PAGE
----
Hinson v. Lyft, Inc., No. 1:2020cv02209 - Document 30 (N.D. Ga. 2021)

Court Description: ORDER GRANTING 16 Motion to Compel Arbitration and to Stay Litigation. It is further ORDERED that this action is STAYED and shall be ADMINISTRATIVELY CLOSED pending completion of arbitration pursuant to the terms of the Arbitration Agreement in this case. The parties shall notify the Court upon completion of arbitration, and either party shall have the right to move to reopen this case to resolve any remaining issues of contention. Signed by Judge Mark H. Cohen on 2/26/21. (jpa) (Entered: 02/26/2021)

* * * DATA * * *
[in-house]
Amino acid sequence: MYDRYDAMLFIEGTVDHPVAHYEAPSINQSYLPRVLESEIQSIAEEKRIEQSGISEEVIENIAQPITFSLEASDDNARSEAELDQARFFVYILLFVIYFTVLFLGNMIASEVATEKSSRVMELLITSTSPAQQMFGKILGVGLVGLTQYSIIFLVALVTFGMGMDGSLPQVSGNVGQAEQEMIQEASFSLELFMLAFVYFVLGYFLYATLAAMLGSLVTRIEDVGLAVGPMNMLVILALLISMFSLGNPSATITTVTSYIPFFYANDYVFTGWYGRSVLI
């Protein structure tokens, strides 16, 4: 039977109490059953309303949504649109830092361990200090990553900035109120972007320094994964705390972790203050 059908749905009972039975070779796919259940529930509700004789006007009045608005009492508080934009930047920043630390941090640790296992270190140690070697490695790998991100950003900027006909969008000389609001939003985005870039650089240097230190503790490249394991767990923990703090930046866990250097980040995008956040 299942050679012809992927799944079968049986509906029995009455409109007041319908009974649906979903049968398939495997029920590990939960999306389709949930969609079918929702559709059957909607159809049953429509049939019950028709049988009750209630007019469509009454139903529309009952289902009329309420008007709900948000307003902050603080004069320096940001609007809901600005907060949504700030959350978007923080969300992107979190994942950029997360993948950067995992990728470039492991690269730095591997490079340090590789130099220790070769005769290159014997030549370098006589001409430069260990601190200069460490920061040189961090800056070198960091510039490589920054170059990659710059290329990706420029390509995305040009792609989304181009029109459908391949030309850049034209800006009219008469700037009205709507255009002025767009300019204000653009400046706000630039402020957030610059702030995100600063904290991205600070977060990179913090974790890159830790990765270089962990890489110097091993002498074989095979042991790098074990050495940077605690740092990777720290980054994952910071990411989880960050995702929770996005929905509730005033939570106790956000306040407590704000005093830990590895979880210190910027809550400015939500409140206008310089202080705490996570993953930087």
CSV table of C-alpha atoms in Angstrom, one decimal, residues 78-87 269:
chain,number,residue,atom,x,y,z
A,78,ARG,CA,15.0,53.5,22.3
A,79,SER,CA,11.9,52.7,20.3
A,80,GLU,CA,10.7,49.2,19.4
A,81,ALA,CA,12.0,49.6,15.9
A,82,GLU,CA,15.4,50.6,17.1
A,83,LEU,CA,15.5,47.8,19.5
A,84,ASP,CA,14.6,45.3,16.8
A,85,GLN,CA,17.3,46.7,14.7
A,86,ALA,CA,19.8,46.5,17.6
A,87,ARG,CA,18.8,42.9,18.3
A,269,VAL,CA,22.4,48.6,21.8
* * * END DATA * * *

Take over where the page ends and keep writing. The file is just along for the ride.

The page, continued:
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Hinson v. Lyft, Inc. Doc. 30 IN THE UNITED STATES DISTRICT COURT FOR THE NORTHERN DISTRICT OF GEORGIA ATLANTA DIVISION FITZGERALD HINSON, Plaintiff, CIVIL ACTION FILE V. NO. 1:20-CV-2209-MHC LYFT, INC., Defendant. ORDER This case comes before the Court on Defendant Lyft, Inc. ("Lyft")'s Motion to Compel Arbitration and to Stay Litigation ("Mot. to Compel") [Doc. 16] pursuant to the Federal Arbitration Act ("FAA"), 9 U.S.C. §§ 1-16. I. BACKGROUND Lyft owns and operates a ridesharing service that has employed hundreds of drivers in the state of Georgia. Compl. [Doc. 1] ^ 8; see also Decl. ofNeil Shah in Supp. ofLyft's Mot. to Compel (Sept. 17, 2020) ("Shah DecL") [Doc. 16-2] H 3 (stating that Lyft is a "mobile-based ridesharing marketplace platform" that connects riders seeking a destination with drivers willing to drive them to those destinations). To access Lyft's services, both riders and drivers (known as "users") Dockets.Justia.com must create a registered profile, which requires that the user "consent to the Terms of Service Agreement, and supply information such as the individual's first and last name, email address, and phone number." Shah Decl. ^ 4. Drivers also must agree to an additional "driver addendum." ]A ^ 5. Lyft periodically updates its Terms of Service Agreement, and in doing so requires all users to re-consent to the updated document in order to continue using Lyft's services. Id ^ 6. For example, after a new update, a driver with a registered profile cannot offer a ride unless he accepts the newly updated Terms of Services Agreement. I(L ^ 9. Two such updates occurred on August 26, 2019, and November 27, 2019. Id, ^ 7, 10. Plaintiff Fitzgerald Hinson ("Hinson") alleges that he has been a driver for Lyft since 2019. Compl. ^ 7, 20. According to Lyft's business records, Hinson first agreed to Lyft's Terms of Sendce on July 23, 2016, and he accepted them again on August 26, 2019, on October 19, 2019, and finally on November 24, 2019. ShahDecl.1p6. Hinson accepted the November 27, 2019, updated Terms of Service on June 9, 2020. ]A ^ 17. He accepted the Terms of Service several more times throughout 2020, most recently on August 7, 2020. Id. A. The Lyft Terms of Service Agreement Lyft's November 27, 2019, Terms of Service Agreement includes a disclaimer on the first page that states: PLEASE BE ADVISED: THIS AGREEMENT CONTAINS PROVISIONS THAT GOVERN HOW CLAIMS BETWEEN YOU AND LYFT CAN BE BROUGHT (SEE SECTION 17 BELOW). THESE PROVISIONS WILL, WITH LIMITED EXCEPTION, REQUIRE YOU TO SUBMIT CLAIMS YOU HAVE AGAINST LYFT TO BINDING AND FINAL ARBITRATION ON AN INDIVIDUAL BASIS, NOT AS A PLAINTIFF OR CLASSMEMBER IN ANY CLASS, GROUP OR REPRESENTATIVEACTION OR PROCEEDING. AS A DRIVER OR DRIVER APPLICANT, YOU HAVE AN OPPORTUNITY TO OPT OUT OF ARBITRATION WITH RESPECT TO CERTAIN CLAIMS AS PROVIDED IN SECTION 17. Lyft Terms of Service (Nov. 27, 2019) ("Nov. Terms of Service") [Doc. 16-2 at 11-53] at 1. Section 17, titled "Dispute Resolution and Arbitration Agreement" (the "Arbitration Agreement") provides that the user and Lyft "mutually agree" "to resolve any dispute by arbitration," and that the agreement to arbitrate is governed by the FAA. Id. § 17(a). The Arbitration Agreement applies to "all Claims," which is defined to include "any dispute, claim or controversy . . . arising out of or relating to," in relevant part, (1) "any city, county, state or federal wage-hour law . . . ," (2) "compensation, break and rest periods, [and] expense reimbursement . . .", and (3) "any claims arising under the ... Fair Labor Standards Act." Id. Moreover, the Arbitration Agreement provides that "[a] 11 disputes concerning the arbitrability of a Claim (including disputes about the scope, applicability, enforceability, revocability or validity of the Arbitration Agreement) shall be decided by the arbitrator, as expressly provided below." Id. B. Procedural History On May 22, 2020, Hinson filed his Complaint on behalf of himself and other current or former drivers for Lyft, based on Lyffc's alleged violations of the Fair Labor Standards Act ("FLSA"), 29 U.S.C. § 201 et seq. See Compl. ^ 1. Hinson alleges that Lyft has been classifying its drivers improperly as "independent contractors" instead of "employees," and thereby avoiding its obligations to pay drivers expense reimbursements, minimum wages, overtime pay, and other benefits. IcL ^ 1-5. Hinson alleges that the drivers are not independent contractors because, among other reasons, they lack the discretion and autonomy that independent contractors have. Id ^ 2, 20-115. In the single count of the Complaint, Hinson alleges that Lyft has engaged in a pattern and practice of violating the FLSA with respect to him and all similarly situated Lyft drivers who have performed services for Lyft from May 22, 2017, until the present, by failing 1 The Arbitration Agreement within the November Terms of Service contains a list of five limited exceptions to the Arbitration Agreement that are not relevant here. See Nov. Terms of Service § 17(g); Mot. to Compel at 6 n. 2. to pay overtime wages and failing to record all of the time said drivers have worked for Lyft. Id, ^ 116-31. On September 25, 2020, Lyft filed its Motion to Compel asking the Court to compel Hinson to arbitrate his claim against Lyft on an individual basis in accordance with the Arbitration Agreement. Mot. to Compel. Anticipating that Hinson would attempt to invoke the exemption for "transportation workers" in § 1 of the FAA, 9 U.S.C. § 1, Lyft contends that the exemption does not apply to Lyft rideshare drivers because they predominantly provide local services, transport passengers rather than goods, and are not engaged in interstate commerce. Lyft's Mem. of Law in Supp. of Mot. to Compel ("Lyft's Mem.") [Doc. 16-1] at 1-4, 8-22. Hinson responds by asserting that § 1 of the FAA does apply because he is a transportation worker engaged in interstate commerce even if most of his rides are intrastate in nature. PL'S Resp. to Def.'s Mot. to Compel ("PL'S Opp'n") [Doc. 24] at 2-5. Hinson also contends that the § 1 exemption applies to the transportation of passengers as well as goods. Id. at 5-6. Finally, Hinson argues that if the FAA does not apply to him, then the Arbitration Agreement is unenforceable. Id. at 6-9. II. LEGAL STANDARD The FAA "reflects the fundamental principle that arbitration is a matter of contract." Id. Section 2 of the FAA provides: A written provision in. .. a contract evidencing a transaction involving commerce to settle by arbitration a controversy thereafter arising out of such contract . . . shall be valid, irrevocable, and enforceable, save upon such grounds as exist at law or in equity for the revocation of any contract. 9 U.S.C. § 2. "The FAA thereby places arbitration agreements on an equal footing with other contracts, and requires courts to enforce them according to their terms." Rent-A-Center, W., Inc. v. Jackson, 561 U.S. 63, 67 (2010) (citations omitted). There is an "emphatic federal policy in favor of arbitral dispute resolution," and courts are to construe "any doubts concerning the scope of arbitrable issues . . . in favor of arbitration." Cordoba v. DIRECTV, LLC, 801 F. App'x 723, 725 (11th Cir. 2020) (quoting Mitsubishi Motors Corp. v. Soler Chrysler-Plymouth, Inc., 473 U.S. 614, 626, 631 (1985)); see also Bazemore v. Jefferson Capital Svs., LLC, 827 F.3d 1325, 1329 (11th Cir. 2016) (same). The FAA "provisions manifest a liberal federal policy favoring arbitration agreements." Gilmer v. Interstate/Johnson Lane Corp., 500 U.S. 20, 25 (1991) (quotation omitted); see also Shearson/Am. Express, Inc. v. McMahon, 482 U.S. 220, 226 (1987) (holding that the FAA's "federal policy favoring arbitration" requires that courts "rigorously enforce agreements to arbitrate."). Therefore, "questions of arbitrability must be addressed with a healthy regard for the federal policy favoring arbitration" and "any doubts concerning the scope ofarbitrable issues should be resolved in favor of arbitration." Moses H. Cone Mem'l Hosp. v. Mercur/ Constr. Corp., 460 U.S. 1, 24 (1983). However, the FAA exempts from its coverage "contracts of employment of seamen, railroad employees, or any other class of workers engaged in foreign or interstate commerce." 9 U.S.C. § 1. The Supreme Court has held that § 1's residual clause—"any other class of workers engaged in foreign or interstate commerce"—applies only to "contracts of employment of transportation workers." See Circuit City Stores, Inc. v. Adams, 532 U.S. 105, 118-19 (2001) (resolving a circuit split over whether § 1 applied to all employment contracts engaged in interstate commerce or only to contracts involving transportation workers engaged in interstate commerce). The Supreme Court also has stated that "a court should decide for itself whether § 1's 'contracts of employment' exclusion applies before ordering arbitration." New Prime Inc. v. Oliveira, 139 S. Ct. 532, 537 (2019). "A plaintiff challenging the enforcement of an arbitration agreement bears the burden to establish, by substantial evidence, any defense to the enforcement of the agreement." Inetianborv. CashCall, Inc, 923 F. Supp. 2d 1358, 1362 (S.D. Fla. 2013) (citing Bess v. Check Express, 294 F.3d 1298, 1306-07 (11th Cir. 2002)). 7 III. DISCUSSION2 There is no dispute that the Arbitration Agreement requires a Lyft rideshare driver to arbitrate all FLSA claims, including the one brought by Hinson in this case. The principle question for the Court to decide is whether Hinson and the class ofLyft drivers he seeks to represent are members of a "class of workers engaged in ... interstate commerce" such that they would be classified as transportation workers that are exempt from the FAA's arbitration provisions under § 1 's residual clause. Lyft seeks to compel Hinson to arbitrate his claim on an individual basis, arguing that the § 1 exemption for transportation workers does not apply to Hinson or the class ofLyft drivers to which he belongs. See Mot. to Compel. Specifically, Lyft contends that Lyft drivers are not "engaged" in interstate commerce within the meaning of § 1.3 2 Because this Court finds that the putative class ofLyft drivers are not engaged in interstate commerce, it need not address Lyft's contention that § 1 does not apply to transportation workers who transport passengers instead of goods. The Court assumes for purposes of this opinion that it does. See Rogers v. Lyft, Inc., 452 F. Supp. 3d 904 (N.D. Cal. 2020) ("The ships and trains that transport passengers are staffed by seamen and railroad workers, just like the ones who transport goods."). 3 Lyft categorizes the class as "all rideshare drivers within the United States—or, at a minimum, all of the drivers using the Lyft Platform within the United States." Mot. to Compel at 11. Hinson does not explicitly challenge this characterization of the class in his response to the Motion to Compel, but he refers to himself and his class as the more specific, "Lyft drivers." Pl.'s Opp'n at 2-3. Since it does not 8 The Supreme Court in Circuit City conducted a thorough textual and historical analysis of the phrase "engaged in commerce" for the purpose of interpreting § 1 's exclusion to mean that only transportation workers were covered by the language of the statute. Circuit City, 532 U.S. at 115-18. In Circuit City, the Supreme Court concluded that the plain meaning of the phrase "engaged in commerce," as used in the residual clause, is narrower than other, more comprehensive jurisdictional phrases as "affecting commerce" and "involving commerce," especially because it is preceded by two very specific categories of workers: seamen and railroad workers. Id. at 117-18. The Supreme Court has not, however, opined on whether "transportation workers" includes rideshare drivers.4 In a § 1 exemption case not involving rideshare drivers, the United States Court of Appeals for the Eleventh Circuit limited the application of § 1 to transportation workers that "actually engage in the transportation of goods in interstate commerce" and are also "employed in the transportation industry." Hill appear that Lyft takes issue with this characterization, the Court will consider the class as "Lyft drivers." 4 In New Prime, the Supreme Court also settled another aspect of § 1 's exemption for transportation workers by expanding the phrase "contracts of employment," to include "agreements that require independent contractors to perform work." 139 S. Ct. at 539. The parties do not dispute this application of the exemption to Hinson's suit based on the independent contractor-employee distinction. v. Rent-A-Center, Inc., 398 F.3d 1286, 1289-90 (11th Cir. 2005) (declining to apply the § 1 exemption based on the finding that the plaintiffs "interstate transportation activity" was only "incidental to [his] employment" as an account manager for a furniture and appliance rental business); compare Martins v. Flower Foods, Inc, 463 F. Supp. 3d 1290, 1298 (M.D. Fla. 2020) (finding that the § 1 exemption applied where the plaintiffs worked for distributors of a bakery company, delivered the company's products to retailers in Florida, and at least a portion of the goods delivered were produced out-of-state). Like the Supreme Court, the Eleventh Circuit has not yet opined on the more specific question of whether rideshare drivers as a class are "employed in the transportation industry" and who "actually engage in the transportation of goods in interstate commerce. In determining whether the § 1 exemption applies, courts have considered "not whether the individual worker actually engaged in interstate commerce, but whether the class of workers to which the complaining worker belonged engaged in interstate commerce." Wallace v. Gmbhub Holdings, Inc., 970 F.3d 798,800 (7th Cir. 2020) (quoting Bacashihua v. U.S. Postal Serv., 859 F.2d 402, 405 (6th Cir. 1988)). Hinson contends that he and other Lyft drivers transport passengers "within the flow of interstate commerce" because "they pick up or drop off a passenger at an airport as the first or last leg of a larger 'interstate' journey" and 10 there is no requirement that transportation of persons be entirely interstate to come within the § 1 exemption. Pl.'s Opp'n at 2-4. Lyft contends that its services are offered and regulated on a localized level such that it is a part of intrasiaie commerce rather than interstSitQ commerce. Mot. to Compel at 13-14. According to Lyft, drivers are only approved to drive in one "coverage area," which may extend to multiple cities within the same state but does not extend to multiple states. Id (citing Lyft Help Center, Coverage Areas, https://help.lyft.com/hc/en-us/articles/l 15012927607-Coverage-Areas (last visited Jan. 28, 2021)). Lyft argues that any trips that are out-of-state are incidental, and that only 1.97% of rides on the Lyft platform in the United States during the time period from May 22, 2017, to August 31, 2020, and 2.03% of such rides during the time period from June 1, 2019, to August 31, 2020, involved crossing state lines. Id at 12 & n.4 (citing Decl. of lan Muir in Supp. ofLyft's Mot. to Compel (Sept. 24, 2020) [Doc. 16-4] ^ 5-6). In response, Hinson does not dispute any of these statistics or that out-of-state trips are incidental to the services provided by Lyffc drivers, and relies on cases that did not concern rideshare semces where courts have found occasional interstate trips sufficient to qualify for the § 1 exemption. Pl.'s0pp'nat3-5. 11 This Court has reviewed the recent decisions that have considered whether rideshare drivers for companies like Lyft and Uber fall with the § 1 residual clause exemption for transportation workers engaged in interstate commerce and finds the reasoning of those courts that have decided to the contrary to be persuasive. For example, in In re Grice, 974 F.3d 950 (9th Cir. 2020), the plaintiff was an Uber driver based in Alabama who provided rideshare services to and from international airports and never crossed state lines even though his passengers traveled interstate. The Ninth Circuit distinguished those cases in which delivery drivers are engaged in interstate commerce by virtue of their employers' business (even though they themselves do not physically cross state lines) with rideshare drivers who affiliate with companies who are not in the general business of offering interstate transportation to passengers but whose drivers frequently pick up and drop off passengers at airports. Id. at 956-57. The Ninth Circuit declined to vacate the district court's decision which held that the § 1 exemption did not apply because Grice was not part of a class of workers engaged in interstate commerce despite the fact that he made trips to and from airports to pick up and drop off passengers; "Grice's employment is more like the local taxicab service that the Supreme Court held to be 'not an integral part of interstate transportation' in [United States v.1 Yellow Cab[, 332 U.S. 218 (1947)]." Id, at 958. 12 In Capriole v. Uber Techs., Inc, 460 F. Supp. 2d 919 (N.D. Cal. 2020), the plaintiffs were Uber drivers who, like Hinson, alleged they "sometimes cross state lines while transporting passengers and . .. frequently pick up and drop off passengers at airports, thereby placing themselves within the flow of interstate commerce." Id. at 929. Uber provided evidence that only 2.5% of all trips within a four-year period started and ended in different states, and only 10% of all trips in 2019 began or ended at an airport. Id at 930. The district court held that the § 1 exemption did not apply: The statistics cited by Uber demonstrate that interstate rides given by Uber drivers in Massachusetts is not only incidental - they are rare. Uber drivers do not perform an integral role in a chain of interstate transportation. Uber drivers do not fall within the Section 1 exemption to the FAA because they are not "engaged in interstate commerce" within the meaning of that Section. Accordingly, the FAA applies to the arbitration agreements at issue here. Id,at 932. In Rogers, the district court granted Lyft's motion to compel arbitration, again finding that the § 1 exemption did not apply (and citing to the Eleventh Circuit's Hill decision): Lyft drivers, as a class, are not engaged in interstate commerce. Their work predominantly entails intrastate trips, an activity that undoubtedly affects interstate commerce but is not interstate commerce itself. Although we can safely assume that some drivers (especially those who live near state borders) regularly transport passengers across state lines, the company is in the general business of giving people rides, not the 13 particular business of offering interstate transportation to passengers. Interstate trips that occur by happenstance of geography do not alter the intrastate transportation function performed by the class of workers. See Hill, 398 F.3d at 1290. Rogers, 452 F. Supp. 3d at 916. Hinson cites to a list of cases in support of his argument that even occasional trips are enough to establish that a transportation worker is engaged in interstate commerce, but these cases do not involve rideshare services like Lyft's. See Pl.'s Opp'n at 3-4. These cases include: • Int'l Brotherhood Of Teamsters Local Union No. 50 v. Kienstra Precast, LLC, 702 F.3d 954 (7th Cir. 2012), where the employer was a trucking company which employed truckers who engaged in interstate transportation work. "The heart of his case is the Illini CBA, which, as shown above, is a contract of employment of interstate transportation because the workers made interstate deliveries for Illini Concrete." Id, at 958. • Cent. States, Se. and Sw. Areas Pension Fund v. Cent. Cartage Co., 84 F.3d 988 (7th Cir. 1996), where the employer was a trucking company with a nationwide collective bargaining agreement that occasionally transported cartage across state lines nevertheless was engaged in 14 interstate commerce. "We hold that the workers of Central Cartage (covered in the collective bargaining agreement at issue between Central Cartage and the Pension Fund) therefore qualify as ' transportation workers.'" Id. at 993. Waithaka v. Amazon.com, Inc., 404 F. Supp. 3d 335, 343 (D. Mass. 2019), where delivery drivers for Amazon who may not cross state lines "are indispensable parts of Amazon's distribution system" which "of course, transports goods in interstate commerce." Palcko v. Airborne Express, Inc., 372 F.3d 588, 593-94 (3rd Cir. 2004), where the plaintiff was an employee of Airborne Express, "a package transportation and delivery company that engages in intrastate, interstate, and international shipping." Id. at 590. Harden v. Roadway Package Svs., Inc., 249 F.3d 1137 (9th Cir. 2001), where the plaintiff was employed as a driver for Roadway Package Systems, and contracted to provide "a small package information, transportation, and delivery service throughout the United States." Id, at 1139. Christie v. Loomis Armored US, Inc., No. lO-cv-02011-WJM-KMT, 2011 WL 6152979 (D. Colo. Dec. 9, 2011), where the employer was 15 "registered with the Department of Transportation and identifies itself as engaged in the business of interstate transport of currency." Id. at*3. As the above list demonstrates, the cases cited by Hinson involve trucking and delivery drivers where the transportation workers belonged to a class of workers that was indisputably engaged in interstate commerce, even if the individual plaintiff traveled out-of-state only occasionally. As discussed above, Lyft is not a trucking or delivery service but a rideshare service that predominantly affects intrastate commerce. The crux of this issue is not whether a certain proportion of a person's work is out-of-state, but rather, whether the entire class of workers to which the person belongs is a part of the stream of commerce such that it is engaged in interstate commerce. See Rogers, 452 F. Supp. 3d at 915-16 ("[T]he fact that some workers cross state lines in the course of their duties does not mean that the class of workers as a whole is engaged in interstate commerce."). The Court finds persuasive that Lyft drivers are only authorized to drive within a certain coverage area and that these coverage areas do not extend between states. It is clear that a Lyft driver's "work predominantly entails intrastate trips," and while this may affect or involve interstate commerce, Lyft drivers as a whole are not in "the 16 particular business of offering interstate transportation to passengers." Rogers, 452 F. Supp. 3d at 916-17 (quotation marks and citations omitted) (finding that Lyft drivers' "relationship to interstate transit is only casual and incidental," and "lack the requisite practical, economic continuity with interstate air or rail transportation"). The only case cited by Hinson where a motion to compel arbitration for a rideshare service was denied is Cunningham v. Lyft, Inc., 450 F. Supp. 3d 37 (D. Mass. 2020). The Cunningham court relied on a list of factors suggested by the Eighth Circuit in Lenz v. Yellow Transp., Inc., 431 F.3d 348, 351-52 (8th Cir. 2005), in considering whether a contract involves a worker engaged in interstate commerce. ]A at 46. The Massachusetts district court found that passengers traveling to and from Logan International Airport were in the '"continuity of movement5 of a longer trip . . . similar to Amazon's last mile delivery driver engaged in interstate commerce" in Waithaka. Id This Court finds this comparison unpersuasive. Lyft drivers are more like taxi drivers than last-mile delivery drivers of Amazon products, and taxi drivers have been found to have an "only casual and incidental" relationship to interstate transit. See Capriole, 460 F. Supp. 3d at 932 (comparing Uber drivers to the taxi drivers in United States v. Yellow Cab Co., 332 U.S. 218 (1947), overruled on other grounds by Copperweld 17 Corp. v. Indep. Tube Corp., 467 U.S. 752 (1984), and holding that Uber drivers do not perform an integral role in a chain of interstate transportation because their relationship to interstate transportation was "only casual and incidental"); see also Exec. Town & Country Ser^s., Inc. v. City of Atlanta, 789 F.2d 1523, 1525-26 (11th Cir. 1986) (citing and quoting Yellow Cab Co., 332 U.S. at 230-33) (holding that, outside of the context of the FAA, "taxicab semce between airports and businesses and homes is not within the stream of commerce" and that the "typical taxicab service to and from an airport is only 'casual and incidental' to the taxicab's normal course of business"). But see Abel v. So. Shuttle Ser^s., Inc., 631 F.3d 1210, 1216-17 (11th Cir. 2011) (distinguishing shuttle drivers from taxi drivers because the airport shuttle bus company had a "practical continuity of movement" with the overall interstate journey based on its cooperation with internet travel companies and the fact that its customers were largely made up of people buying travel packages through these internet travel companies). "A taxicab does not transform into an integral part of interstate commerce if, within the scope of its normal course of independent local semce, the passenger happens to be beginning or completing an interstate trip." Exec. Town & Country, 789 F.2datl526. 18 Thus, the Court finds that Lyft drivers are, as a class, not engaged in interstate commerce. Accordingly, they are not covered by the exemption in § 1 of the FAA for transportation workers and are subject to the Terms of Service Agreement agreed to in the course of using the Lyft platform, including the agreement to arbitrate any and all claims on an individual basis, including the FLSA claims in this case. IV. CONCLUSION For the foregoing reasons, it is hereby ORDERED that Defendant Lyft, Inc/s Motion to Compel Arbitration and to Stay Litigation [Doc. 16] is GRANTED. It is further ORDERED that this action is STAYED and shall be ADMINISTRATIVELY CLOSED pending completion of arbitration pursuant to the terms of the Arbitration Agreement in this case. The parties shall notify the Court upon completion of arbitration, and either party shall have the right to move to reopen this case to resolve any remaining issues of contention. IT IS SO ORDERED this ^ day of February, 2021. MARKH.COHEN United States District Judge 19